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Raspberry Pi first program using GPIO

In this tutorial we’ll start using the GPIO (general-purpose input/output) pins of your Raspberry Pi. We’ll use Python to write the code for letting blink an LED. Once this tutorial completed, you will have had a short introduction of how the GPIO pins of your Pi can be used to interact with an external electronic component.

What you’ll need for this tutorial

First, you need to have a Raspberry Pi 3 running on the latest version of Raspbian. This version includes “Thonny”. We’ll use this user-friendly IDE to write our Python code. If you’re not familiar with Python or with Thonny, I suggest to have a look at our tutorial “First Python program on the Raspberry Pi” to have a quick introduction.

Next you’ll need some extra hardware:

  • a breadboard (we are using a 400 points breadboard)
  • a LED (we are using a red 5mm LED)
  • a 100 Ohm resistor (a little higher or lower resistance value won’t be a problem)

Then, you have 2 options, first the easiest one (with each pin clearly labelled and easily accessible):

  • a T-cobbler
  • a 40 pin GPIO cable

Or, the second option (without having the pins clearly labelled and accessible):

  • 2 female to male jumper cables
Raspberry Pi GPIO discovery kit

If you miss any equipment, don’t hesitate to visit our shop. We have a nice kit which contains all the things you need tot start.

The GPIO pins

It is via the General Purpose Input Output (GPIO) that Raspberry Pi is able to interact with external electronic components. The Raspberry Pi 3 is equipped with 40 GPIO pins. Many pins have specific features, explaining them all will be out of scope of this tutorial. If you’re not familiar with it, just remember you can program some pins as input or output. And when these pins are high or True, there is 3.3 Volts on it, if the pins are low or False, there is no tension on it.

All the pins are well labelled. If you bought one of our kits, you can see the numbering on the provided card.

Raspberry Pi GPIO Header card

Setting up the hardware part

Before starting connecting wires on the GPIO pins of your Raspberry Pi, make sure you properly shut down the Pi and removed the power cable of the board!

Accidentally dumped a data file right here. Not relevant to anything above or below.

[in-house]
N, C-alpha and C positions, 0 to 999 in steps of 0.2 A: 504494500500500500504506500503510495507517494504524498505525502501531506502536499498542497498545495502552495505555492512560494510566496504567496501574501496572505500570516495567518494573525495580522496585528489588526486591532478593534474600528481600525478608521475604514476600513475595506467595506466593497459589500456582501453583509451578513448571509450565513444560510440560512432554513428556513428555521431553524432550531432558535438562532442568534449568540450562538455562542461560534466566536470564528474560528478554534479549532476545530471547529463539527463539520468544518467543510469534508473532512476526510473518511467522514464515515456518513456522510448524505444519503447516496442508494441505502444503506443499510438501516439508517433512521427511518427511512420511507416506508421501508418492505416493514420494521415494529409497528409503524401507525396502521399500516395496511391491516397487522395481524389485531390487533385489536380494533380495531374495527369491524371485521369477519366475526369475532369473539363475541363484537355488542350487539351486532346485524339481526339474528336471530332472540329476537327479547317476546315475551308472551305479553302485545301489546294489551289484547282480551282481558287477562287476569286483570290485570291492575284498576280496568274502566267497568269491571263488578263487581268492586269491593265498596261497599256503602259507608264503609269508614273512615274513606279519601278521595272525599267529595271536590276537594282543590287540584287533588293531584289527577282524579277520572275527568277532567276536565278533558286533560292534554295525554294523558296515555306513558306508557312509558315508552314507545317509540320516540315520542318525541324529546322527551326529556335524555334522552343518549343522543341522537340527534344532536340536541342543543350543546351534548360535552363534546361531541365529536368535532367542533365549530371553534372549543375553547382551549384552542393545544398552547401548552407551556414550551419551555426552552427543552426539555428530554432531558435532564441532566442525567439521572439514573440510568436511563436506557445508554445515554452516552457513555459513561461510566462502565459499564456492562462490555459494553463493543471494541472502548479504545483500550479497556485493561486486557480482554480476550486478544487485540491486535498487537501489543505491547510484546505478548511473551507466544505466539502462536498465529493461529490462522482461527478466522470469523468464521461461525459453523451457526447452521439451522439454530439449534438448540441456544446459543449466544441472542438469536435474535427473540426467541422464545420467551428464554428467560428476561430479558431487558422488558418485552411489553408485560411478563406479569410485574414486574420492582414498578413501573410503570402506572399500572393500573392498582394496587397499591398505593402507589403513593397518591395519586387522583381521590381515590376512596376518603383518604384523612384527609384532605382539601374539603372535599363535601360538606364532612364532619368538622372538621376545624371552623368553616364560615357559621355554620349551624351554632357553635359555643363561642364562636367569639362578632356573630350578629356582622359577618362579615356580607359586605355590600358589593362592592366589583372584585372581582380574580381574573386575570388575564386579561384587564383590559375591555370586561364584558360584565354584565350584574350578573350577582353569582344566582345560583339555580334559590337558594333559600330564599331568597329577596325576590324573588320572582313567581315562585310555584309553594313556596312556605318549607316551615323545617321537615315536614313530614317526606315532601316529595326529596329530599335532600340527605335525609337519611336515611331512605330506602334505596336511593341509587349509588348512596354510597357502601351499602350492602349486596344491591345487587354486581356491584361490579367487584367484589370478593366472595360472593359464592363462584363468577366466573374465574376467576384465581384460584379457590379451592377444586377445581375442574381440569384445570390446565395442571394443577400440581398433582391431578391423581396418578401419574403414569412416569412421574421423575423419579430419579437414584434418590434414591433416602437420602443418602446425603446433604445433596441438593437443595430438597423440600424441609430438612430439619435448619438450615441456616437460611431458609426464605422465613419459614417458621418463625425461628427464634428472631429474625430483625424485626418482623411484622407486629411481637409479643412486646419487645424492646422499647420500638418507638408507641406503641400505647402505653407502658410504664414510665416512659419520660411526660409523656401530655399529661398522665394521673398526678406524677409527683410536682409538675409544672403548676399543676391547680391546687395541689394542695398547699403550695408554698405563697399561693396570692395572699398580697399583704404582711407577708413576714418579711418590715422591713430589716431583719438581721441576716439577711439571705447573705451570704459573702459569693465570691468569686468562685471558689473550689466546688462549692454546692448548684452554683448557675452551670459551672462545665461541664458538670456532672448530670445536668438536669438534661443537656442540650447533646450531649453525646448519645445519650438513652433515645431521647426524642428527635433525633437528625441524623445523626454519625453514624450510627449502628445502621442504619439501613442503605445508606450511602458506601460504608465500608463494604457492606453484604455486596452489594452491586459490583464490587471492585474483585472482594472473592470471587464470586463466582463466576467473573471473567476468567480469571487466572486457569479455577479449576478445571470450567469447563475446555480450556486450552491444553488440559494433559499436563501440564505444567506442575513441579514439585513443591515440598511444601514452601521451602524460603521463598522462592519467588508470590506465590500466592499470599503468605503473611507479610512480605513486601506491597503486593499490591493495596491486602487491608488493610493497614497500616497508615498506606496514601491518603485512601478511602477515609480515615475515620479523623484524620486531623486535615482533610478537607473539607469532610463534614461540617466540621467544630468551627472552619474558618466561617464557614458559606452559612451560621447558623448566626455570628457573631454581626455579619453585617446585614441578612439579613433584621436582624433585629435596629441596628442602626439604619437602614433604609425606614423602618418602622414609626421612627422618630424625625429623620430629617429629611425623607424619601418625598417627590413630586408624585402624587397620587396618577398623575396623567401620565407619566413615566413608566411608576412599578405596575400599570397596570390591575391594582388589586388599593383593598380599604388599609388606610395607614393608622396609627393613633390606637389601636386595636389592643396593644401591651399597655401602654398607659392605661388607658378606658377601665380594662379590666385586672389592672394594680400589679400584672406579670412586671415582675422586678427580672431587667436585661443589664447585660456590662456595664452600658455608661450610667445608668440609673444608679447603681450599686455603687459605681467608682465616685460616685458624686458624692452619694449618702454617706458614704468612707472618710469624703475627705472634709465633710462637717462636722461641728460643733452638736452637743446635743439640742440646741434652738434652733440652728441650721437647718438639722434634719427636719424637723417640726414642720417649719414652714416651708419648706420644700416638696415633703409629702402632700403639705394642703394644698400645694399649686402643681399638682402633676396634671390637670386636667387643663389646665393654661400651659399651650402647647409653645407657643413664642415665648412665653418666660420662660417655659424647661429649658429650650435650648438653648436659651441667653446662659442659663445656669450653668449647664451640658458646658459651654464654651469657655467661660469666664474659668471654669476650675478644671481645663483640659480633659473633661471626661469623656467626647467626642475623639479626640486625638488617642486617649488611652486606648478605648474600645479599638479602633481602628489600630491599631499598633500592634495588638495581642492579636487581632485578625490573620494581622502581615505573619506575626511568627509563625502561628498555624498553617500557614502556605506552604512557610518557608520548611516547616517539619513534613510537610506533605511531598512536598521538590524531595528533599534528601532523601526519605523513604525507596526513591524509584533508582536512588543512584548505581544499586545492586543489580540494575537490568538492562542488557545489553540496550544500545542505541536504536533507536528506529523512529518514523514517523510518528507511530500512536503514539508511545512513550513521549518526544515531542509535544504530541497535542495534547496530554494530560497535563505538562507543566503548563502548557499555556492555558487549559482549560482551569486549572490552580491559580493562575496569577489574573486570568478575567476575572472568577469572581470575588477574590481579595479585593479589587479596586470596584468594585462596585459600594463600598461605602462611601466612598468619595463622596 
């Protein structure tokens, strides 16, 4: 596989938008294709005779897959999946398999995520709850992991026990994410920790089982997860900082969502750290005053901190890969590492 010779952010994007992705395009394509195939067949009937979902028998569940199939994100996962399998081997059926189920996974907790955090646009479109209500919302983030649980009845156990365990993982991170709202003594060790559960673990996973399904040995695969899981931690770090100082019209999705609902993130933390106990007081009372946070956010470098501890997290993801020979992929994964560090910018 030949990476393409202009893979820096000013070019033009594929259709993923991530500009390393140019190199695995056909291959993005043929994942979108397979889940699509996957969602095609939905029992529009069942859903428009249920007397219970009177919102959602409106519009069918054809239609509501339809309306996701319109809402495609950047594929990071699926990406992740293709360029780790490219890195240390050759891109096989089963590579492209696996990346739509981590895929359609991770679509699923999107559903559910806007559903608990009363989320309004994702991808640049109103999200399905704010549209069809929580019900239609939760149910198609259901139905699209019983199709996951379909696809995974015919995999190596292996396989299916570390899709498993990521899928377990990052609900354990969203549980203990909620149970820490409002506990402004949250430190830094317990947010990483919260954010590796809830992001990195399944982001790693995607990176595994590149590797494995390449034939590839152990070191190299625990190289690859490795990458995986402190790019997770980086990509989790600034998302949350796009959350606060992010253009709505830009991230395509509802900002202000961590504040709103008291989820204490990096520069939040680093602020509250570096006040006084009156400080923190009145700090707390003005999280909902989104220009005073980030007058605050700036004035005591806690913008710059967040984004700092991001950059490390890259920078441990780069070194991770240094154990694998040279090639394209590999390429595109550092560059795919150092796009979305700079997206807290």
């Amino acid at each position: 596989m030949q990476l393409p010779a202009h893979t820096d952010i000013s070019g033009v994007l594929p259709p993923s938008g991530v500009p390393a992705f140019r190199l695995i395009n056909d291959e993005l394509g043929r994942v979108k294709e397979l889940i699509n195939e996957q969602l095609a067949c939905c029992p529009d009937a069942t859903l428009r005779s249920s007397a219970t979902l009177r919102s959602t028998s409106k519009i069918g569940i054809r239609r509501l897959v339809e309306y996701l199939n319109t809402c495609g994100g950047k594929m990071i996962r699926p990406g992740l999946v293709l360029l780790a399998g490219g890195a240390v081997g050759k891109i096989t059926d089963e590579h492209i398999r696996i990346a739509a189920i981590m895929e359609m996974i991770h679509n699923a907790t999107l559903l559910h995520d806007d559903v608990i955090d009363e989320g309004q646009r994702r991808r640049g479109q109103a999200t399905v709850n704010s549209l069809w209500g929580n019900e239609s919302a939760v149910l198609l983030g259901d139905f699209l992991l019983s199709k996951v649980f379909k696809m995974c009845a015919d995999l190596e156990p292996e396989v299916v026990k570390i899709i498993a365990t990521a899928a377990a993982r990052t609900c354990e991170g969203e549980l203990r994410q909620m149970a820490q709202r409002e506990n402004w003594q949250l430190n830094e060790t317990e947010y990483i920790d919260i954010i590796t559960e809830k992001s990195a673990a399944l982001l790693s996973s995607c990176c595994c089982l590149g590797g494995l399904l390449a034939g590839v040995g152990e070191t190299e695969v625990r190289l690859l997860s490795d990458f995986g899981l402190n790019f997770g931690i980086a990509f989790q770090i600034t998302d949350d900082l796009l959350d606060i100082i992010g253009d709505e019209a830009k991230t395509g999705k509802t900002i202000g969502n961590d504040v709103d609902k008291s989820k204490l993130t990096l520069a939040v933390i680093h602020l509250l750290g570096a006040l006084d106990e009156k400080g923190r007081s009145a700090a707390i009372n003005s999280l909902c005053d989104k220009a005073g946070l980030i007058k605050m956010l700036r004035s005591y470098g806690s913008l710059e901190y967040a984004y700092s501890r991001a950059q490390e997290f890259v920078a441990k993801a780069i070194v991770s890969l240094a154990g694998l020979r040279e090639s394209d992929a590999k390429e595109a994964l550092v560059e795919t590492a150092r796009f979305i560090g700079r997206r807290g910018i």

1st option: you are using a 40 pin cable and a T-cobbler

  • connect the 40 pin cable on the GPIO pins of your Pi (if necessary, remove the cover of your Pi first)
  • plug the cobbler onto the breadboard as shown in the figure above or below
  • plug the other end of the 40 pin cable in the T-cobbler
  • connect the longer end (+) of the LED to GPIO 21
  • connect the shorter end (-) of the LED on a free row of your breadboard
  • connect one end of the resistor on the same row
  • connect the other end of the resistor to a GND (ground) pin

2nd option: you are using jumper cables

  • connect a jumper cable from GPIO21 to a free row of your breadboard
  • connect the longer end (+) of the LED in the same row
  • connect the shorter end (-) of the LED to another free row of your breadboard
  • connect one end of the resistor on the same row
  • connect the other end of the resistor to another free row of your breadboard
  • connect a jumper cable from this same row to a GND (ground) pin of your Raspberry Pi

Writing the code

The aim is to write a very basic program to let blink our LED until we stop running the program. To write the code we’ll use the Thonny IDE. You can find Thonny in the applications menu of your Raspberry Pi.

Write or paste following code in the IDE:

import RPi.GPIO as GPIO
import time

GPIO.setmode(GPIO.BCM)
GPIO.setwarnings(False)
LED = 21
ledState = False
GPIO.setup(LED, GPIO.OUT)

while True:
    ledState = not ledState
    GPIO.output(LED, ledState)
    time.sleep(0.5)

Some explanations about the code:

  • GPIO.setmode(GPIO.BCM): The GPIO.BCM option means that we are referring to the pins by the “Broadcom SOC channel” number, these are the numbers after “GPIO”
  • GPIO.setwarnings(False): We use this line of code to avoid warning messages because we don’t end the GPIO connection properly while interrupting the program
  • GPIO.setup(LED, GPIO.OUT): We define the LED pin (=21) as an output pin
  • while True: is an infinitive loop (until we stop the program)
  • Be careful, Python is whitespace-sensitive. Don’t remove the “tab” before the next lines of code
  • GPIO.output(LED, ledState): Assign the value of the variable “ledState” to the pin. True = 3.3V and False = 0V
  • time.sleep(0.5): wait for 0.5 seconds

When you finished to enter the code, click on the Run button, the LED should blink. To stop the LED blinking, just click on the STOP button.

Congratulations! You just made your first step in a wonderful world where computers interact on objects of the physical world. Lots of fun with your next project!

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